However, the fiercely Independent Saint Thomas Christians would not bow to anyone other than the Catholicos of Tigris or to the Patriarch of Antioch; both eastern christian centres.
Their submission had to be won by gold and gunpowder.

Beginning with the Roman Synod of Diamper in 1599, a reign of hellish persecution was unleashed on the Saint Thomas Christians by the Jesuits and the Portuguese colonials. Syriac traditions and worship was forcibly altered. Many historical documents burned and relics stolen off to Europe. Priests were assaulted and their beards cut off. Latin replaced Syriac worship.

In 1653, the Jesuit-Portuguese combine caught hold of a Syrian bishop Ahattallah on his way to Kerala. The St.Thomas Christians who heard the news- 25,000 of them from the mountains, assembled in Cochin before the Portuguese fort, demanding the release of the old bishop.
But the cunning portuguese took him away via the seas to Goa and had him burned to death in the Goan Inqusition Chambers.

The enraged St.Thomas Christians rioted and rebelled against forcible Roman rule. They violently ejected the troublesome Jesuits from their presence and regained control of their churches.

On the fateful day of the Great Revolt, the St.Thomas Christians also assembled under a legendary Cross and took an Oath that day: "We or our descendants to come, will not have anything to do with the Roman Pope or the Roman Church anymore".

Thus proclaiming their Independence and Reviving their old Oriental Orthodox past.

British age.

However the clever Roman Church did not give up and send a second wave of missionaries to re-convert the Saint Thomas Christians. Many of the revolters returned to Romanism.

12 years after the Great Revolt of 1653 (Also known as the Coonen Cross Revolt), the Saint Thomas christians brought the Syriac Orthodox Patriarch of Jerusalem to ordinate for themselves an Indigenous bishop. All former Saint Thomas christian bishops were either Syrians or Persians.
Since then a special relationship between the Syriac Orthodox Church of Antioch and the Saint Thomas christians blossomed.

The start of the British Raj in India again spelt trouble for the Saint Thomasine Church. The British were Protestants, and large numbers of British missionaries started coming to Kerala, converting Saint Thomas christians to protestantism and also infiltrating our seminaries and religious schools.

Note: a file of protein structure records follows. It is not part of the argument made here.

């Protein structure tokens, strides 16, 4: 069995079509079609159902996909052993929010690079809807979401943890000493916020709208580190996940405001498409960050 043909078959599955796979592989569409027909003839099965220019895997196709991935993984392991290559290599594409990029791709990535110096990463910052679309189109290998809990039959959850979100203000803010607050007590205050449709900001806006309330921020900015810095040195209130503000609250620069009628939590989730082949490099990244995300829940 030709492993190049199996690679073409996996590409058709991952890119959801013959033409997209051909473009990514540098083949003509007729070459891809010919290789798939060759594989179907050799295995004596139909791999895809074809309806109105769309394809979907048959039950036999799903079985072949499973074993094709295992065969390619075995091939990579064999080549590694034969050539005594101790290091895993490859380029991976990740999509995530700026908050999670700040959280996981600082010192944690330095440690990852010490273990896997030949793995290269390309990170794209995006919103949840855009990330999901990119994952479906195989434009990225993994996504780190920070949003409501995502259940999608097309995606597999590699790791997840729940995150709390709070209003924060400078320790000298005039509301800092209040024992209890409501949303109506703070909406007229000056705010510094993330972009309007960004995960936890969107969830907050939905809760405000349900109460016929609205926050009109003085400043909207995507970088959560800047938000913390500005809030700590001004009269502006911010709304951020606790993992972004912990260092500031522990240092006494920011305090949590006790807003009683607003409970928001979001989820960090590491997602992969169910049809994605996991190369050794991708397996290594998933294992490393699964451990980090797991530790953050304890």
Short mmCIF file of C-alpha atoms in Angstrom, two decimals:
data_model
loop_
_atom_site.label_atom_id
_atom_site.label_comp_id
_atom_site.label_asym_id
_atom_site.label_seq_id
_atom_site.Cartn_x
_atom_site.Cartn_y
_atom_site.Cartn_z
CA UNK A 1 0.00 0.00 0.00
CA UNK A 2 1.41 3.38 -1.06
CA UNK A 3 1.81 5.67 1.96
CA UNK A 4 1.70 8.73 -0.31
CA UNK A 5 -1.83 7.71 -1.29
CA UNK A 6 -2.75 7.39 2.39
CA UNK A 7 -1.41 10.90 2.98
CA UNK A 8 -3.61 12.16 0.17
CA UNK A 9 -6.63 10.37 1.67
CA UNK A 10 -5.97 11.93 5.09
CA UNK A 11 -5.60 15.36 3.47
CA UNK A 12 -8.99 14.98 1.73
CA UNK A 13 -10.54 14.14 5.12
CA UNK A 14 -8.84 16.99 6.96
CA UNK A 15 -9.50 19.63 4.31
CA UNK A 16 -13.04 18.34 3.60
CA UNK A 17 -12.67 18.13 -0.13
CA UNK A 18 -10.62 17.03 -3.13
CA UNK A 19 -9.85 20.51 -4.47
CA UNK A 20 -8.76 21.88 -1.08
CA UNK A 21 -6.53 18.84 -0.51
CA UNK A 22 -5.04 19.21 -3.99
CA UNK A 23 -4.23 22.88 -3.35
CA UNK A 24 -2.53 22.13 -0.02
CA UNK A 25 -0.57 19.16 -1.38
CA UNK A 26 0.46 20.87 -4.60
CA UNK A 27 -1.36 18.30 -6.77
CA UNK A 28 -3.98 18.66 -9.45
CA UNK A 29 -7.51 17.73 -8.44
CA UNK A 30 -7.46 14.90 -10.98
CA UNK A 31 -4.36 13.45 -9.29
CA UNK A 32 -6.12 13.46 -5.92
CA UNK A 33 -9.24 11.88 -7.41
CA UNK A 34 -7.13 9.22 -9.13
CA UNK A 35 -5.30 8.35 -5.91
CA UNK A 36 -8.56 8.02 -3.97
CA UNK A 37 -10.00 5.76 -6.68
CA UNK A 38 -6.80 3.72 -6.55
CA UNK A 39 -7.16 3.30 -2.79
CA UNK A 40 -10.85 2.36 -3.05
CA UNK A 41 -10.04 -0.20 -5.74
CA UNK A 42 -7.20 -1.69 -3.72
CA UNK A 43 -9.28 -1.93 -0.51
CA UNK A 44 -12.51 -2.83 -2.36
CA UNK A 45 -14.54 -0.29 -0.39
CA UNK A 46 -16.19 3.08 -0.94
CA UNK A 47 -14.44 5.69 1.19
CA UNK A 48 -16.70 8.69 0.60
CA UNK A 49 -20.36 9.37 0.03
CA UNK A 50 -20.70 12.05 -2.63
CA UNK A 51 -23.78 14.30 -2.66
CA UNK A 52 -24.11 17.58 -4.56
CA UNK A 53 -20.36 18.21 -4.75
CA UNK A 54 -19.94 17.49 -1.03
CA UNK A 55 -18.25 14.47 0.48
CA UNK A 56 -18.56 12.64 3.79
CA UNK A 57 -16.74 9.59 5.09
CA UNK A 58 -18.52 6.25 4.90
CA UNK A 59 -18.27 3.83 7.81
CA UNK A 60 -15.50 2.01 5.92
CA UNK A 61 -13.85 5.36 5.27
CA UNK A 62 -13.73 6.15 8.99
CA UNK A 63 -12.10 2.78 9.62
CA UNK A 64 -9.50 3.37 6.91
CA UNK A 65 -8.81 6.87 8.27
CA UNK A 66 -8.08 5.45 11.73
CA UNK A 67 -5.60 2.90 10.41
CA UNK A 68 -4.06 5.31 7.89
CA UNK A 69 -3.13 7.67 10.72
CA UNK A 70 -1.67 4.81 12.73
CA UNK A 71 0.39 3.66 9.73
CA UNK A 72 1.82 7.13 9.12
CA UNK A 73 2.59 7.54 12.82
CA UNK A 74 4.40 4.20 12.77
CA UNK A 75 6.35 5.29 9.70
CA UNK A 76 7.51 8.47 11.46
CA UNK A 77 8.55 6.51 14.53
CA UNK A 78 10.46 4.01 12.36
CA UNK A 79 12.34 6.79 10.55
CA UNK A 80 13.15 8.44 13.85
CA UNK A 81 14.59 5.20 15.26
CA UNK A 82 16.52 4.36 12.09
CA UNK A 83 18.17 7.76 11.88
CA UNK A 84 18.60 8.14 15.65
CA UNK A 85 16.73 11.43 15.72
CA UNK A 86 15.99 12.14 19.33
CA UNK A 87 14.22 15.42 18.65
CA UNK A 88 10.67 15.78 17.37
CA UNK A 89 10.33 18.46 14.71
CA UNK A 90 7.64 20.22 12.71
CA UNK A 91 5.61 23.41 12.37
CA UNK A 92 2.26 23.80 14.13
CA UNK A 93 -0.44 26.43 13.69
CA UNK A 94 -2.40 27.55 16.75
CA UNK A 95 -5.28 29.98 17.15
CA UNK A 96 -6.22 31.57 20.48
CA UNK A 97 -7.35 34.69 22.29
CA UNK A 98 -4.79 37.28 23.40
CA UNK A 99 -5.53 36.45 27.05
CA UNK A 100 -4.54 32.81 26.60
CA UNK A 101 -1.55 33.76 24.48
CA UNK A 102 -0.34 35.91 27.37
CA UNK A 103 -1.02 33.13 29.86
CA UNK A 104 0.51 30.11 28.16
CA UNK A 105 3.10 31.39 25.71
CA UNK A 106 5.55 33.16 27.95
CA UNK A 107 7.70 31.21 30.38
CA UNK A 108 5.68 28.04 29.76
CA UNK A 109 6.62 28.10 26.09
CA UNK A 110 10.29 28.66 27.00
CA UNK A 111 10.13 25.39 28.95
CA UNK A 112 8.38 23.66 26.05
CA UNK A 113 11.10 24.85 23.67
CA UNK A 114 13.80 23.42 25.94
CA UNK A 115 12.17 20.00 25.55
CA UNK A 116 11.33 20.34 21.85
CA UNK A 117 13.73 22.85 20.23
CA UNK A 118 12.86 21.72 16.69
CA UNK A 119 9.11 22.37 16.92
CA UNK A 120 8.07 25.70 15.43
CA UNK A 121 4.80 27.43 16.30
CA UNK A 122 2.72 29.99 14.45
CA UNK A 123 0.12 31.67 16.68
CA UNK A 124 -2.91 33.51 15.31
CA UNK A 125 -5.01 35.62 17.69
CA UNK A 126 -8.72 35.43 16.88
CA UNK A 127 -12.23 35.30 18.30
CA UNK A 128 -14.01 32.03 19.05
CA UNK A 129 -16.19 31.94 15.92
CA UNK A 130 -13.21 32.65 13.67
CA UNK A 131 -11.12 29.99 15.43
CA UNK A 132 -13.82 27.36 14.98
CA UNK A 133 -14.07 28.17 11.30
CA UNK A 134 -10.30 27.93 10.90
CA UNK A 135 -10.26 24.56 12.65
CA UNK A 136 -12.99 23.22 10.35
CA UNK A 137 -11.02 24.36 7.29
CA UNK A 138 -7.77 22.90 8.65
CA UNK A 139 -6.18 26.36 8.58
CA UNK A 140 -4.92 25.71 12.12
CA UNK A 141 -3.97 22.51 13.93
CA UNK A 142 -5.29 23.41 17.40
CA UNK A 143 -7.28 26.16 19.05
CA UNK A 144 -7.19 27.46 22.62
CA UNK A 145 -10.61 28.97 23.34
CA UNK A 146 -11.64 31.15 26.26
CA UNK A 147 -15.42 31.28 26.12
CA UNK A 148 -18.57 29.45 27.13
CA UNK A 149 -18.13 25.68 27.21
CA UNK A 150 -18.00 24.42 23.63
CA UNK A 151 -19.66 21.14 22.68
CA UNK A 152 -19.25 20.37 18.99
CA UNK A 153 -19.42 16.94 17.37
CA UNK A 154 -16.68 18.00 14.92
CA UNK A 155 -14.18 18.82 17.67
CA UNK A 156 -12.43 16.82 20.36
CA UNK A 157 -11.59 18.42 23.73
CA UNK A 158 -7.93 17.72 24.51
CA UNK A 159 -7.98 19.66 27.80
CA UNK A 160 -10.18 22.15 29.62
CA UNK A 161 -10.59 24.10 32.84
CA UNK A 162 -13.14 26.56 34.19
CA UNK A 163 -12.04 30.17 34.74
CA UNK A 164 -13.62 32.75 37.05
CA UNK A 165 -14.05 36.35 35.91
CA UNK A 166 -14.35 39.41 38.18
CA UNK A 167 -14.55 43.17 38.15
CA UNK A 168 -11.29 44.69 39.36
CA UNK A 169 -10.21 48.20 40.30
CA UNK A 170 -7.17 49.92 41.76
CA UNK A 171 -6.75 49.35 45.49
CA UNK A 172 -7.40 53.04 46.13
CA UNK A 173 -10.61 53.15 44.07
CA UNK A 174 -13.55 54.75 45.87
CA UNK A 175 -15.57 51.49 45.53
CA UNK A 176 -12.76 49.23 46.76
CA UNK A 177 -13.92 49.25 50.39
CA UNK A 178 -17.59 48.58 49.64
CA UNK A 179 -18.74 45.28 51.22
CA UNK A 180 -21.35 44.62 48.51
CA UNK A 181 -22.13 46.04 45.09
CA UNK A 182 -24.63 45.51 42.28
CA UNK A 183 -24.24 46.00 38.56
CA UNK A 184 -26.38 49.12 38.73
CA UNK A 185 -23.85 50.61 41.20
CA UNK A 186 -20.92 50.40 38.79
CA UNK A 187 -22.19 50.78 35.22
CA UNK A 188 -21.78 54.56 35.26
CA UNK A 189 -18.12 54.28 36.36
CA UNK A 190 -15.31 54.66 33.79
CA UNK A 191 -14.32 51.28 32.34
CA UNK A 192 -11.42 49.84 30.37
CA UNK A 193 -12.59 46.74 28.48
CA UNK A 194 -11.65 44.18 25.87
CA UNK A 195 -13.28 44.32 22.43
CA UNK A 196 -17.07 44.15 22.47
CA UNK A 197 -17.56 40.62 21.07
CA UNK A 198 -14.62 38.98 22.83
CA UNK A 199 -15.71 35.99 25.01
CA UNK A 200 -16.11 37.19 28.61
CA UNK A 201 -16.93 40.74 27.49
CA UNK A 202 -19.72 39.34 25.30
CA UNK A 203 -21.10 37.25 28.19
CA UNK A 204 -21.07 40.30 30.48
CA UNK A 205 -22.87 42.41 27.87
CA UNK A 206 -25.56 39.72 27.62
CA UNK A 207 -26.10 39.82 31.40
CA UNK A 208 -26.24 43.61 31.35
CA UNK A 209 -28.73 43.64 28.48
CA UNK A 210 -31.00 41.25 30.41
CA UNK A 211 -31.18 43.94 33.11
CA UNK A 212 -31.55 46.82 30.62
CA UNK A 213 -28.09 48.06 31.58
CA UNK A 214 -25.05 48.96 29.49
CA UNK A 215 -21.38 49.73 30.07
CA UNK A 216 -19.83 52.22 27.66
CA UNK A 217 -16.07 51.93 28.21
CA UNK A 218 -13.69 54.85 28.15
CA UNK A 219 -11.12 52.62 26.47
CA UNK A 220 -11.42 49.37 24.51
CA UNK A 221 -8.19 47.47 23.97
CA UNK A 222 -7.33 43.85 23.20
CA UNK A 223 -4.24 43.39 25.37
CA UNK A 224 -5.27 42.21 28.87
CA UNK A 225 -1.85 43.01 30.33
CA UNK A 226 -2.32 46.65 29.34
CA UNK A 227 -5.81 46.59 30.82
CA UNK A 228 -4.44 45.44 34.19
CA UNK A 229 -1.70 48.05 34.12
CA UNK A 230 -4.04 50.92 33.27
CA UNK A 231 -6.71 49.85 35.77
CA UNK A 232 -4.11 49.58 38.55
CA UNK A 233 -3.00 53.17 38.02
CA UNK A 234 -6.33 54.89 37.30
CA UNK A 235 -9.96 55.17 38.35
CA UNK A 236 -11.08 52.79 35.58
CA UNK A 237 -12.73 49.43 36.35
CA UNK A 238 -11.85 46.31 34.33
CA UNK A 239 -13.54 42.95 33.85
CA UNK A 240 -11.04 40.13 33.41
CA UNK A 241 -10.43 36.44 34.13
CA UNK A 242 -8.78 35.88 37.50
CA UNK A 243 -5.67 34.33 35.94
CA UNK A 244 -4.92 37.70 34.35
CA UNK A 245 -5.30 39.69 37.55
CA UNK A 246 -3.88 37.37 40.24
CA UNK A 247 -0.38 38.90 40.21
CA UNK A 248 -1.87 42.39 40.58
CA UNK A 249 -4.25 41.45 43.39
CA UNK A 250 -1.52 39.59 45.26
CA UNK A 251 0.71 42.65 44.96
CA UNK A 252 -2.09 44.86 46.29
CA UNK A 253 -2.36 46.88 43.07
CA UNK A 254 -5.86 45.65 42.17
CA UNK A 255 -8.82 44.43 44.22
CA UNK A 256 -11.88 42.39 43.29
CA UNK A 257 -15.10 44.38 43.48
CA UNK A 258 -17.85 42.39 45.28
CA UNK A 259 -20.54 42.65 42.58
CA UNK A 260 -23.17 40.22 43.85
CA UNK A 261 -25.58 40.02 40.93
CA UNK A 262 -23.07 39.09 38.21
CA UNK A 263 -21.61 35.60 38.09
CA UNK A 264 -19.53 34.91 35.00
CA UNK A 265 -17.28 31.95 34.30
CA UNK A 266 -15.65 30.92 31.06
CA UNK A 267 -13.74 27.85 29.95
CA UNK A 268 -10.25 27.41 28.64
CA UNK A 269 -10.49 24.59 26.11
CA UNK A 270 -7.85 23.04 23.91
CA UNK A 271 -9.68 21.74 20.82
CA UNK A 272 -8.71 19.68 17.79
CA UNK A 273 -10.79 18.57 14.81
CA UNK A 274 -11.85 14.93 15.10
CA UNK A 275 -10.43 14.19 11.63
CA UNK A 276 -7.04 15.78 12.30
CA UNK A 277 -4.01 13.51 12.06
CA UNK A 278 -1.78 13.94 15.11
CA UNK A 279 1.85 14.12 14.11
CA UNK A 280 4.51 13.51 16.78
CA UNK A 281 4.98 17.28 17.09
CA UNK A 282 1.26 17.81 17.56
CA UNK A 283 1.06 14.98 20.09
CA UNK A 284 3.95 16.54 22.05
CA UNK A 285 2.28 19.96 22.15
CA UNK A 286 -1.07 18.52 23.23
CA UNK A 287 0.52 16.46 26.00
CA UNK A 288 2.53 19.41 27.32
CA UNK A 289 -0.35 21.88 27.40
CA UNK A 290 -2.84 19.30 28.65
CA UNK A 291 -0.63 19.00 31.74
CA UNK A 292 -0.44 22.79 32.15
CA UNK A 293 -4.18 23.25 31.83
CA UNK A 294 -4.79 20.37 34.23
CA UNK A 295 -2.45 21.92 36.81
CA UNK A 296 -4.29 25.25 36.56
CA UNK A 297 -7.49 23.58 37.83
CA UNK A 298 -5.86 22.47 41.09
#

This again caused a split like in the Portuguese age in the Saint Thomas Christian community.

The Syriac Patriarch and the Indian Bishop(Malankara Metropolitan) disagreed on powersharing, with the Syriac Patriarch trying to usurp more authority over the Indian Church. This split the Saint Thomas community further.

Though the Saint Thomasine history maybe seen as "plagued with divisions", in the end it has resulted in a sort of churning of the masses.
The rest were converted to Roman Catholicism or Protestantism in the Colonial age between 1500 AD-1947 AD.

Only a third of the descendants of the Saint Thomas Christians are today Orthodox Christians.
They belong to 2 churches in India: Indian(Malankara) Orthodox and Syriac Orthodox.

Oriental Orthodoxy.

In short, the Oriental Orthodox in India are people owing their origin to the Saint Thomas tradition(first century AD) or to the Syrian immigration wave(4th century AD).

They are the oldest christians in India, and they were lucky to have survived the onslaughts of the Organised Western Churches having Imperial patronage, the last 500 years.
At most, the Oriental Orthodox in Kerala, belonging to both Indian Orthodox and Syriac Orthodox Churches, come to 20 lakh members(2 million).

The other Oriental Orthodox Churches of the world are(apart from the Indian and the Syriac):

  • The Coptic Orthodox(Egypt).
  • The Ethiopian Orthodox(Ethiopia).
  • Armenian Orthodox (Armenia).

These 5 churches in Asia and Africa form the Oriental Orthodox Communion.

The Eastern European churches, ie the Russian, Greek, Bulgarian, Romanian, Macedonian Orthodox etc number to around 15 churches and form another related communion of christians known as the Eastern Orthodox.

Both Oriental and Eastern Orthodox share faith, beliefs and traditions to the tune of 99% barring for one dogma regarding the Persona or Nature of Christ.